The Coastal Gardener: A garden can be both beautiful, sustainable

May 13, 2011|By Ron Vanderhoff
  • The Yunker Garden, an award-winning California Friendly garden in Huntington Beach.
The Yunker Garden, an award-winning California Friendly… (Ron Vanderhoff,…)

One doesn't have to be a great gardener to have a great garden.

In your wandering and observations all of you have come upon great gardens.

I divide great gardens into two groups; those that were bought and those that were built. Make no mistake, a great garden can be bought. There are a handful of truly amazing landscape designers and contractors here in Southern California who, with the proper amount of resources, can serve up not just a good garden, but a world-class garden.

Likewise, all of you have seen great gardens that were more labors of love than the product of a hefty checkbook, these were created by a rare devotion to the garden combined with almost constant adjustments and tinkering.

Lots of money certainly doesn't equate to a great garden any more than lots of love and tinkering does. But occasionally, truly superb gardens can arise from either approach.


When I look at a garden I now look more deeply into it than I did in the past. I enjoy the present, but I also linger for a moment upon its origins. I especially ponder its future. Building a great garden for the moment is a nice achievement, but a garden that will endure is an extraordinary achievement.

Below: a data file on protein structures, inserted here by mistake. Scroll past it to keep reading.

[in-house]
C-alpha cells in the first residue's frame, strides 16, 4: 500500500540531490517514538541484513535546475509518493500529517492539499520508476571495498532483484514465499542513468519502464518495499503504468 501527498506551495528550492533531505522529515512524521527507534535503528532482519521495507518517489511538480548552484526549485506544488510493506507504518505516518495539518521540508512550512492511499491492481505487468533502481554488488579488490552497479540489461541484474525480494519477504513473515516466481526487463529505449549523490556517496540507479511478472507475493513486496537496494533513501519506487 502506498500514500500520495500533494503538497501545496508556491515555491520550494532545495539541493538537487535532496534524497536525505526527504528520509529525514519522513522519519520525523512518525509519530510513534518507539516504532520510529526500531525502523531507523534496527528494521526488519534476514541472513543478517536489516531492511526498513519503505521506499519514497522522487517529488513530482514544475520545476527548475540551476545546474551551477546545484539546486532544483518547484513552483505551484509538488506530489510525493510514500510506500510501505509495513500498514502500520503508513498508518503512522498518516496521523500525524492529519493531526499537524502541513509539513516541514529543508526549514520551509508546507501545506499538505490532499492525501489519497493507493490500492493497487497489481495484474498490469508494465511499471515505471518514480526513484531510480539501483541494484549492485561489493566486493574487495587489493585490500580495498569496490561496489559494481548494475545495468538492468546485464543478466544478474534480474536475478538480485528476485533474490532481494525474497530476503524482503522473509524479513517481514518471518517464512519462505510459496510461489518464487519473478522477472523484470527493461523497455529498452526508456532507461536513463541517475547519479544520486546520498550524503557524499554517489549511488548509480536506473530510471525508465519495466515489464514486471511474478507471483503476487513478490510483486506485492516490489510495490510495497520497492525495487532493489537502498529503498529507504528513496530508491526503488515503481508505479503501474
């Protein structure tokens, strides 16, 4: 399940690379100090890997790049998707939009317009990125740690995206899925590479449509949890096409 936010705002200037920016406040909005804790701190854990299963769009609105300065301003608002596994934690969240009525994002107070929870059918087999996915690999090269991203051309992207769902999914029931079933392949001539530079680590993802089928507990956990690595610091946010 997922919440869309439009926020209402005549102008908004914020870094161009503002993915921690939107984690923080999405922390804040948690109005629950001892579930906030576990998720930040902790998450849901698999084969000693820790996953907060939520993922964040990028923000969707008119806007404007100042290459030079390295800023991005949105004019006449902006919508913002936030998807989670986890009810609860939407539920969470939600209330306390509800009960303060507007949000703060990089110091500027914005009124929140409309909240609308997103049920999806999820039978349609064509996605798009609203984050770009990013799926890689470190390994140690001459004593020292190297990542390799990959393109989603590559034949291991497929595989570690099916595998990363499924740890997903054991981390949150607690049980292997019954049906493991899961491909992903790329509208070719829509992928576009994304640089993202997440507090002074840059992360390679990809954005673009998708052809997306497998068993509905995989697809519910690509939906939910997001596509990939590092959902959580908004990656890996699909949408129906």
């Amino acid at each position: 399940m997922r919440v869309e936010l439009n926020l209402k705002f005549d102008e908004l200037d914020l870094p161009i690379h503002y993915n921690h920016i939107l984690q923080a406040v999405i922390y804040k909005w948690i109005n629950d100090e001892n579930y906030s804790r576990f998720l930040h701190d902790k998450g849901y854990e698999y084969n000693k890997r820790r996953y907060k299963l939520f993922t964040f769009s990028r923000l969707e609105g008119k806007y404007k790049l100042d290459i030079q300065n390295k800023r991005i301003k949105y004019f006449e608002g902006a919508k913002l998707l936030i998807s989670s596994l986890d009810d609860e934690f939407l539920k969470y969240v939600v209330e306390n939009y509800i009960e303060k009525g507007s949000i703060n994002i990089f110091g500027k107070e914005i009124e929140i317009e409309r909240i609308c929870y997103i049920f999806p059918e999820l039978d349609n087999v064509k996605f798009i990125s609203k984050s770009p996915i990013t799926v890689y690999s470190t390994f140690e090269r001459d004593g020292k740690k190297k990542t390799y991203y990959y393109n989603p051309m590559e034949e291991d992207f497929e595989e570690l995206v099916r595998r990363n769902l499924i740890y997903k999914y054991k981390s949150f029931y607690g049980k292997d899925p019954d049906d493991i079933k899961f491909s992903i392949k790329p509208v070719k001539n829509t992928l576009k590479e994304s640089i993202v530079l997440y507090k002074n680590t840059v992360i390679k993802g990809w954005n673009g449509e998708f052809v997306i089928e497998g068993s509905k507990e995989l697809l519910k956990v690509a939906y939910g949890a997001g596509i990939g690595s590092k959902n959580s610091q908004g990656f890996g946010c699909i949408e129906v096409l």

How will the garden be maintained? What will be the cost of this maintenance, both in terms of time, money and the impact upon our natural resources?

These are questions that must now be included when assessing a great garden. A sustainable garden minimizes negative impacts and maximizes positive ones. It might thrive on rainwater and it might keep plant clippings and green waste on site. It likely celebrates its location on the planet. It certainly operates in harmony with both the seasons and the climate in which it grows. It should require a minimum amount of outside products and resources to sustain it.

The conventional, suburban landscape, much like those up and down your street, almost always equates to "work" because it is inherently unmaintainable, whereas a sustainable California Friendly garden is just the opposite. Stability, or I'll call it "maintainability" can be built into the design of the garden, but it requires some out of-the-box thinking.

In fact, most of what the landscape industry and homeowners call "maintenance" is unnecessary, a by-product of poor design.

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